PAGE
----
Are the Stepford wife/mummy lot not reading (and learning) these notions because they are too busy performing interpretative dance routines to explain photosynthesis to their 18 month olds?

  12. YOW! This is exactly what I was thinking (but better phrased) as I staggering in the door yesterday, drenched and with two drenched children. We are all of us reinventing the wheel. We have no idea.

    Oh and that Baby Book of Calm? The writer should be SHOT! By uncalm babies!

    The disintegration of the extended family and by extension, the village, means that we are all of us in this first (ha!) world, completely ignorant of children and all that goes along with them until we have them and then we try and apply our lovely, rational, age of bloody enlightenment skills to parenting which is a messy, hormonal, blood and milk sort of game.

    It’s madness. I feel roaring solidarity with all of you who see it. Now what? I’ll carry the flag over the ramparts.

  13. You are incontestably correct. I think you can promote your theory to a law.

    Weirdly not only are we unused to birth we are unused to death. I’m 40 and have never seen a dead body. Back in Dublin as a child my mother dragged past an open coffin once a month or so as another member of her enormous extended family popped their ancestral clogs.

  14. I have a related theory – that the tide of unsolicited baby advice received by all first-time-moms-to-be comes from that frustrated desire to actually use the experience we gain the first time around. The learning curve is so steep that no sooner have we figured out how to burp the baby properly, then suddenly we’re having to puzzle our way through toilet training. At least in the old days we’d know that what we learn the first time around will come in really handy when babies 2 thru 12 come along.

  15. You are so right on here. I think the smaller the famlies get, the more green we become. I know my mom grew up helping to change diapers, feed toddlers, take temperatures, etc. Me? Nothing of the sort. The first diaper I ever changed was in the hospital after my daughter was born.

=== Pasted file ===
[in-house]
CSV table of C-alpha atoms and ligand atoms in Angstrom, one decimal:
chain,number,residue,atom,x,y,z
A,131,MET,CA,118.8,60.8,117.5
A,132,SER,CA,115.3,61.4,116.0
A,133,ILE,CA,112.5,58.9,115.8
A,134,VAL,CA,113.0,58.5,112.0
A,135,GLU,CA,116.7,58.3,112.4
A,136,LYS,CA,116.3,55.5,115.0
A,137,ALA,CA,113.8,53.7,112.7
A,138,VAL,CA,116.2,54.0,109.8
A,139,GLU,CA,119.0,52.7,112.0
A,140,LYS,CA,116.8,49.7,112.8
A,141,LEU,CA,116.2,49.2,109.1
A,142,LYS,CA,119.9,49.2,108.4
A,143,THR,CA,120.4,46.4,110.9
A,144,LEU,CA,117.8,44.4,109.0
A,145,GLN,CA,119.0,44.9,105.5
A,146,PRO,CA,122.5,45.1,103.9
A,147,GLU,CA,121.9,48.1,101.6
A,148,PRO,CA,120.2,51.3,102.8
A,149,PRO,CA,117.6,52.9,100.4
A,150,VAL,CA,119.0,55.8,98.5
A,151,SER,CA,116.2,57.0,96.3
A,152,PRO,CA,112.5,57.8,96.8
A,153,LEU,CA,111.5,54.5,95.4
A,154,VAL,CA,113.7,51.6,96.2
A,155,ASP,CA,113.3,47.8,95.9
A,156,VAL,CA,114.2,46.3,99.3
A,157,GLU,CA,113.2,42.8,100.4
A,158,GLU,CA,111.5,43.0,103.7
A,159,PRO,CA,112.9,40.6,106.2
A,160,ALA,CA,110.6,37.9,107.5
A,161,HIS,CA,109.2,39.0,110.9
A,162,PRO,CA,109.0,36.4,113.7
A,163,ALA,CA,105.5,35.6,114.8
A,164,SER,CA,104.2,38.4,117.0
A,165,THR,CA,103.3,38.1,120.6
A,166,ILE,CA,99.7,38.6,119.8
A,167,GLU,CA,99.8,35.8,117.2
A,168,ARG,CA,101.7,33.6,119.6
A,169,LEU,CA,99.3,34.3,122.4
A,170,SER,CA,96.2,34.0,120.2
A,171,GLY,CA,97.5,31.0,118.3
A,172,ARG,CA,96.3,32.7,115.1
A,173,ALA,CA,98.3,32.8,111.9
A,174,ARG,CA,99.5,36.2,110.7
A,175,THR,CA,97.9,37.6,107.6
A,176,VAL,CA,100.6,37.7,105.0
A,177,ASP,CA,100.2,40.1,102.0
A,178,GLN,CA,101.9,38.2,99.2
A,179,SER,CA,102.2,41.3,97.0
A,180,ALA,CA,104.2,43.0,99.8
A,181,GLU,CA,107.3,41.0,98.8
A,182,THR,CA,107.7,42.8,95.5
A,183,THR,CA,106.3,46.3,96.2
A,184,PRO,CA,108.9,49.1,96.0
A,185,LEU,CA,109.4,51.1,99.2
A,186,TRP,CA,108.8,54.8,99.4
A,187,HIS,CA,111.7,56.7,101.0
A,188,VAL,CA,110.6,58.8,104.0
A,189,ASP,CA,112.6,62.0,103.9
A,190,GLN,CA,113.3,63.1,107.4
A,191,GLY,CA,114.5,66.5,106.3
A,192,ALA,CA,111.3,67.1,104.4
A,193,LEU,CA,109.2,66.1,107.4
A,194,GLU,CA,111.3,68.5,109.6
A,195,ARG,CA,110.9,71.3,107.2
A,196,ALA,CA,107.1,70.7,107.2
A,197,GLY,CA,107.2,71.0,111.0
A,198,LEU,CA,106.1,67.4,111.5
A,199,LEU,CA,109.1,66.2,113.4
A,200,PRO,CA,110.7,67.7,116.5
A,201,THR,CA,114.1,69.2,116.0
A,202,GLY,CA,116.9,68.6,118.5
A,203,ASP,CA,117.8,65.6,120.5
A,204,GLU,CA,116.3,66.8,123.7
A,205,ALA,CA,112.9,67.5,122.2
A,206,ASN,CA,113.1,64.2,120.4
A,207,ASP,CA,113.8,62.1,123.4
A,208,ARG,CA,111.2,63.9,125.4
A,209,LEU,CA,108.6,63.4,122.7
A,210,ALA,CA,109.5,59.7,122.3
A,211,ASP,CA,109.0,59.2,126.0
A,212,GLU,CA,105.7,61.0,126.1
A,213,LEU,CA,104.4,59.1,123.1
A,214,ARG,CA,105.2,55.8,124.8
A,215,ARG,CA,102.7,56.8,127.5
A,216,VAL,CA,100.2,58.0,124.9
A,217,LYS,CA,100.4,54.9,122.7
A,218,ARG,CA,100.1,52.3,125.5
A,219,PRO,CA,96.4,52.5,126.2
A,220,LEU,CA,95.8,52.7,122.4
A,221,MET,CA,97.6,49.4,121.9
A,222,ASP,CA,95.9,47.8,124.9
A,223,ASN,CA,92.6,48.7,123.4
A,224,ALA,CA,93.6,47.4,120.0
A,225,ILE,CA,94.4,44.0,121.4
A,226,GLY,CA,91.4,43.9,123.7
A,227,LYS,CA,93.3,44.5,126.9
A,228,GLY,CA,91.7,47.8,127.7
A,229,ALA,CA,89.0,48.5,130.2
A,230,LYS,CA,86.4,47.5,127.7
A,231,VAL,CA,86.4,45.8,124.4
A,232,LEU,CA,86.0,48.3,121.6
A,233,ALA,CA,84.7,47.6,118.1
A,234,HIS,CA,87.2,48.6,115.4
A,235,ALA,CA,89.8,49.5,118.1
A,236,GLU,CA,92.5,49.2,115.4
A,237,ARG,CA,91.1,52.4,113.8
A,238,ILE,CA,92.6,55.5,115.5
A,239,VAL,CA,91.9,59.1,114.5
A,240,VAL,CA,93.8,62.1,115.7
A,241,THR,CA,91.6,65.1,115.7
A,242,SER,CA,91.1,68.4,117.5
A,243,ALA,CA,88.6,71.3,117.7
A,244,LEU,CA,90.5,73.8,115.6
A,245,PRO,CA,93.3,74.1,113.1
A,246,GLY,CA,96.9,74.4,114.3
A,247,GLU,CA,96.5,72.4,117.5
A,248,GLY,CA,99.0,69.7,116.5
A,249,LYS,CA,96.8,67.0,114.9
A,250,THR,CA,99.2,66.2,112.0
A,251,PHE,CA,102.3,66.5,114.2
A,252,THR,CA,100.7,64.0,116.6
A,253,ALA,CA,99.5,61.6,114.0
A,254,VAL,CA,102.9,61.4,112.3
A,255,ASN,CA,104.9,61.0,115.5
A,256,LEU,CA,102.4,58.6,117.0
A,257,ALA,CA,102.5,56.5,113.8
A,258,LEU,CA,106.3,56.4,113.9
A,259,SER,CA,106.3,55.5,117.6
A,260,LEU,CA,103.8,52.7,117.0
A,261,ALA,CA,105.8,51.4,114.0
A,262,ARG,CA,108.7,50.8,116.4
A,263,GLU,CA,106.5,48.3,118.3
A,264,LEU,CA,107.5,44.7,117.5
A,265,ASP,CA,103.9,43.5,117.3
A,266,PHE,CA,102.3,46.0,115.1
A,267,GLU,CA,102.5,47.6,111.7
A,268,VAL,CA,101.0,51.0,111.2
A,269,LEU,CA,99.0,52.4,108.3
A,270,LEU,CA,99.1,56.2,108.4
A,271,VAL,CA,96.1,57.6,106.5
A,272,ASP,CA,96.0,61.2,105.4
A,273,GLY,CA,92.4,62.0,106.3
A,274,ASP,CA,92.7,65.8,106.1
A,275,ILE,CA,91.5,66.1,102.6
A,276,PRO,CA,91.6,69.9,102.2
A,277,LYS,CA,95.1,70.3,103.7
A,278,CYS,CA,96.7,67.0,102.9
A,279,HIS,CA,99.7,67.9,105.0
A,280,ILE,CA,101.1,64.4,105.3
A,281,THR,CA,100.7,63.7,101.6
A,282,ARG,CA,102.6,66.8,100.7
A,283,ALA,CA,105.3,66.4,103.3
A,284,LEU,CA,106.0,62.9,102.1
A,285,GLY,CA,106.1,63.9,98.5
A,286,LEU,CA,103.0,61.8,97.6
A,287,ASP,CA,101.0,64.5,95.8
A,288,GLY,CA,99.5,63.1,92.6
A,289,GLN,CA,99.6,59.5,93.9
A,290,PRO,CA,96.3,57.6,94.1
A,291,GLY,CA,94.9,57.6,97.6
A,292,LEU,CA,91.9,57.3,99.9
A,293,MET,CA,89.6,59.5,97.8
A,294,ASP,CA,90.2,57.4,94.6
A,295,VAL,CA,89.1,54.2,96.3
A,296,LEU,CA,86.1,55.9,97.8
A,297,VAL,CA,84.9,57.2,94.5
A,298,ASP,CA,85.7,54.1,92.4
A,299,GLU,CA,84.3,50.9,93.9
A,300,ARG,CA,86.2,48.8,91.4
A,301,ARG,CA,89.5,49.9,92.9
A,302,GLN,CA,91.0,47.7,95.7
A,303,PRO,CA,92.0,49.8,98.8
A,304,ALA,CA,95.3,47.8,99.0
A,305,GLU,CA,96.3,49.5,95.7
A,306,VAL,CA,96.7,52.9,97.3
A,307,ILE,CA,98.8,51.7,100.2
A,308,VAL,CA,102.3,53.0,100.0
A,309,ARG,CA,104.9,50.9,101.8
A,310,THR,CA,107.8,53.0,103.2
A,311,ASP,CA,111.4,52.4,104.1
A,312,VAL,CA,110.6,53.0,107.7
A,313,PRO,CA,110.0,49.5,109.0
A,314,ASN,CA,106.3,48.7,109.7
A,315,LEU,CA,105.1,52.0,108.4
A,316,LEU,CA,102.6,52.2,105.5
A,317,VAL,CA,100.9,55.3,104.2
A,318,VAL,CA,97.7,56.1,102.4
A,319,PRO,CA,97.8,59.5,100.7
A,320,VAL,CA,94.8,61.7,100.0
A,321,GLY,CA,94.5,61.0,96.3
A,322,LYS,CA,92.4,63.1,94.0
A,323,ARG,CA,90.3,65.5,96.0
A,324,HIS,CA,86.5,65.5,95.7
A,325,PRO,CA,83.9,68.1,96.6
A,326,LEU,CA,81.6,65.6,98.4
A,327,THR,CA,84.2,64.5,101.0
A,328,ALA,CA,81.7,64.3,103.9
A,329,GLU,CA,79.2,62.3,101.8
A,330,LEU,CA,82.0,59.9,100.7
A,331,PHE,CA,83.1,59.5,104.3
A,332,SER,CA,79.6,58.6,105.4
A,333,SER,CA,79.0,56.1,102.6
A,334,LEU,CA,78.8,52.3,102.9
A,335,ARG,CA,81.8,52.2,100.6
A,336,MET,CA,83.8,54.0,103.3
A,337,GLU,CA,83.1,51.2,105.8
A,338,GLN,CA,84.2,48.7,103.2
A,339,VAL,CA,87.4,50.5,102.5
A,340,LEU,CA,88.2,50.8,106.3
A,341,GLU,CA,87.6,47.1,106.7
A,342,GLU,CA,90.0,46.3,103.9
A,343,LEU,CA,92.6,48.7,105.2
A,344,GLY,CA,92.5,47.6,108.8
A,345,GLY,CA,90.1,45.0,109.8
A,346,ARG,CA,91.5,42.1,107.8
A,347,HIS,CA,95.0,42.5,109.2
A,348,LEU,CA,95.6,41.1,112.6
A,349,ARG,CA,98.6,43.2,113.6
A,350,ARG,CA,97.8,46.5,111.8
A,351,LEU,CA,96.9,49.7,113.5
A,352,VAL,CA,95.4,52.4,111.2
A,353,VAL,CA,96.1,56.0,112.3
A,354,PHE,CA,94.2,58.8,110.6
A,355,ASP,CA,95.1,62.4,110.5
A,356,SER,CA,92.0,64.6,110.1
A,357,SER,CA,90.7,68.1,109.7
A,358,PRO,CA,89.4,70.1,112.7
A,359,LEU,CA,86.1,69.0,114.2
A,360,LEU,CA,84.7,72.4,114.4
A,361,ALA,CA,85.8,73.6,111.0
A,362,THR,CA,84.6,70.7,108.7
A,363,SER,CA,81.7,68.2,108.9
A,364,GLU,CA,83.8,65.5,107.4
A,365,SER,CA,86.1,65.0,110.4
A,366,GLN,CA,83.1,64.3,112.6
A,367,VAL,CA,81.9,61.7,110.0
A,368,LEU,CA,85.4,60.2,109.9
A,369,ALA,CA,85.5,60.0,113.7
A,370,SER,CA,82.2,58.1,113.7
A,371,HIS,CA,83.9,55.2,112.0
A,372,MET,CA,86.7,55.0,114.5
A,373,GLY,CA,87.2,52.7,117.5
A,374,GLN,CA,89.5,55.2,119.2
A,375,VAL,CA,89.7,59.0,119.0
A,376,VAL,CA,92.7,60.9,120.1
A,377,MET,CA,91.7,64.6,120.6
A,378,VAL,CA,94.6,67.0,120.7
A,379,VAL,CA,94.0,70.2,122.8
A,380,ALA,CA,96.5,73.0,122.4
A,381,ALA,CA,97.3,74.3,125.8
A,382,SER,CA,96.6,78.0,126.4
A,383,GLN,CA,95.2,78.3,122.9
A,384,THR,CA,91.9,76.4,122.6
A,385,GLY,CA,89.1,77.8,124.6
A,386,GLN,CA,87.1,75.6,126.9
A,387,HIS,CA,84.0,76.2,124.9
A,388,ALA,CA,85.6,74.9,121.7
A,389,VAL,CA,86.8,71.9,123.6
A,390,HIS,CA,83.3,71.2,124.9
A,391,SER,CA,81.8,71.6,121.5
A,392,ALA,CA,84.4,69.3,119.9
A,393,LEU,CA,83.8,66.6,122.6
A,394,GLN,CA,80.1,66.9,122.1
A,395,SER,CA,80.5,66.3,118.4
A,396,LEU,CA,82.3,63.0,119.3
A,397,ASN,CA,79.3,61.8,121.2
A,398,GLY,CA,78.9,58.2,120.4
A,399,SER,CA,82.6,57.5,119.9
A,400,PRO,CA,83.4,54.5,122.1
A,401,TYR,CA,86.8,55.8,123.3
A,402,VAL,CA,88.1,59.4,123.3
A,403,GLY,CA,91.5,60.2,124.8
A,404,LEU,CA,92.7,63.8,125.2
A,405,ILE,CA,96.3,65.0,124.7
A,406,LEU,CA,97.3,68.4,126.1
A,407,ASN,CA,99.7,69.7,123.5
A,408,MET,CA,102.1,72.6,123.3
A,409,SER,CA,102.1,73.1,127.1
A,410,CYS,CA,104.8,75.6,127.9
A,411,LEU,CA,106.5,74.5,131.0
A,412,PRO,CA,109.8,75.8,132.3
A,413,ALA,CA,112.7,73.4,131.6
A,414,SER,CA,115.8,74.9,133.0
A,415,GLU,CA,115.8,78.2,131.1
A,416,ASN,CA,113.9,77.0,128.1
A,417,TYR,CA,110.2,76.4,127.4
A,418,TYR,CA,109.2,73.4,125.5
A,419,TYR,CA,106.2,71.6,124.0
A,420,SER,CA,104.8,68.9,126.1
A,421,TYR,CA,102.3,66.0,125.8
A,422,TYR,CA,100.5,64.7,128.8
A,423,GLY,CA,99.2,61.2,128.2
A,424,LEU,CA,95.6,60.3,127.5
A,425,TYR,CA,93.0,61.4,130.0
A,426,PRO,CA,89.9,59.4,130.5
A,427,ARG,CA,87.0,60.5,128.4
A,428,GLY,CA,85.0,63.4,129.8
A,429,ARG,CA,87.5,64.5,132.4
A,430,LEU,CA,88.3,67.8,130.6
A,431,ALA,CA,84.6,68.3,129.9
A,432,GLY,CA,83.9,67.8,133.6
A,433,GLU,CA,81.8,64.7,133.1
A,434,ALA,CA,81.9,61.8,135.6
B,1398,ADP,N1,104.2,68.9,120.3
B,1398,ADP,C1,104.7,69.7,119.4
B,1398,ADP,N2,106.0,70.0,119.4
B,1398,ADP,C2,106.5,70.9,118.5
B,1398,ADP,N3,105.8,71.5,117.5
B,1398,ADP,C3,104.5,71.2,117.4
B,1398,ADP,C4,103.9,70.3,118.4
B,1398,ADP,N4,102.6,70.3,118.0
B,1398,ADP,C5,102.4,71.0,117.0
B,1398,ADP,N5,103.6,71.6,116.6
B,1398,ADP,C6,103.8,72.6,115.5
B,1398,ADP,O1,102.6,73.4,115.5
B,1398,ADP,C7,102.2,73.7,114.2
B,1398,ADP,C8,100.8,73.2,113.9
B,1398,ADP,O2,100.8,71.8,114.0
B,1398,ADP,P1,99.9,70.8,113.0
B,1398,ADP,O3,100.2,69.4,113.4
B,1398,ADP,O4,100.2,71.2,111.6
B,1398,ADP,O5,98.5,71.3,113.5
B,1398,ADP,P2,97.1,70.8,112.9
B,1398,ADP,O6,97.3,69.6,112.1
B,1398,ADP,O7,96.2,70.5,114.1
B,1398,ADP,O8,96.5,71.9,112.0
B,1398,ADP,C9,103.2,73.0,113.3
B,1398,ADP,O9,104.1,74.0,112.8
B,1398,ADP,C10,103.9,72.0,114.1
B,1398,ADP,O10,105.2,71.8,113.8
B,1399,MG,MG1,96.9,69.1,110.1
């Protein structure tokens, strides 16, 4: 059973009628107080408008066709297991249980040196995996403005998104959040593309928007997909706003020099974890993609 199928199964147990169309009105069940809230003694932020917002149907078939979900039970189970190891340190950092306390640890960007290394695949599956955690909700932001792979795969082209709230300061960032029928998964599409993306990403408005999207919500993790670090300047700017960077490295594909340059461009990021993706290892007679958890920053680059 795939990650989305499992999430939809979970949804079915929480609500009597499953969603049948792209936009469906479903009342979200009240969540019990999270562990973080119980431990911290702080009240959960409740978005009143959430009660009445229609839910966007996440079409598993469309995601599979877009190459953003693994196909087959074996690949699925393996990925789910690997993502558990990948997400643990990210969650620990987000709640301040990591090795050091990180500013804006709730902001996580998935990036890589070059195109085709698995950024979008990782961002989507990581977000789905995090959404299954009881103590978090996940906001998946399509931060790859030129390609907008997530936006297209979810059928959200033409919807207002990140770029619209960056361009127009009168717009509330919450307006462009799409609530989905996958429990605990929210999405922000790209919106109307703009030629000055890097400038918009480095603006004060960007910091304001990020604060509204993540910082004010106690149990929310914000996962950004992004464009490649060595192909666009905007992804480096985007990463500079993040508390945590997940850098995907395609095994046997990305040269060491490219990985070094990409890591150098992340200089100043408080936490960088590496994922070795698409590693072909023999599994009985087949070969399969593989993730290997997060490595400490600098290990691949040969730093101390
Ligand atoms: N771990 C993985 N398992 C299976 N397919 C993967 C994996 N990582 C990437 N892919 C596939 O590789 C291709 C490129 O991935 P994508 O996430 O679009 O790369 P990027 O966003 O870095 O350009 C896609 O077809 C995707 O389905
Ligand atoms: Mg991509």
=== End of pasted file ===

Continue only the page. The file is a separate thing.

Your point about the spread out extended family is also so accurate. My mother had every aunt, uncle, cousin, grandparent butting in on her life as she was rearing us kids. They helped too, but they also gave varying perspectives as to what to do, how to do it, what was best and all. I don’t really have the same extended support system.

    I also agree with Budandpie. Knowing I am not going to have another child, I often feel that need to put my newfound baby smarts to use in other places, even when I am not asked!

  16. I think that’s a sound theory. I also think with so little information at our disposals about what it’s REALLY like, those of us who feel our childhoods were lacking somehow, go WAAAAY overboard on the finding-all-the-perfect-information-so-as-to-do-it-right-the-way-I-never-had thing…

  17. Amen sister!

    If only I’d read this before I had Hailey it might have made me feel a little less alone when I entered nappy valley.

  18. “…anxious parents are vulnerable parents…” Couldn’t of said it better myself. It’s the fear factor. Keep people feeling vulnerable and ‘under-knowledged’ and you can sell them anything. As an advocate of “slow motherhood” we need to stop and trust that instinctual voice inside our heads. But it’s trying to be heard over the top of all that consumerist babble. It is there. 🙂 This fear factor is what powers the desire for gun ownership (especially in the US) but we won’t go there will we?

Leave a Reply

Fill in your details below or click an icon to log in:

WordPress.com Logo

You are commenting using your WordPress.com account. Log Out / Change )

Twitter picture

You are commenting using your Twitter account. Log Out / Change )

Facebook photo

You are commenting using your Facebook account. Log Out / Change )

Google+ photo

You are commenting using your Google+ account. Log Out / Change )

Connecting to %s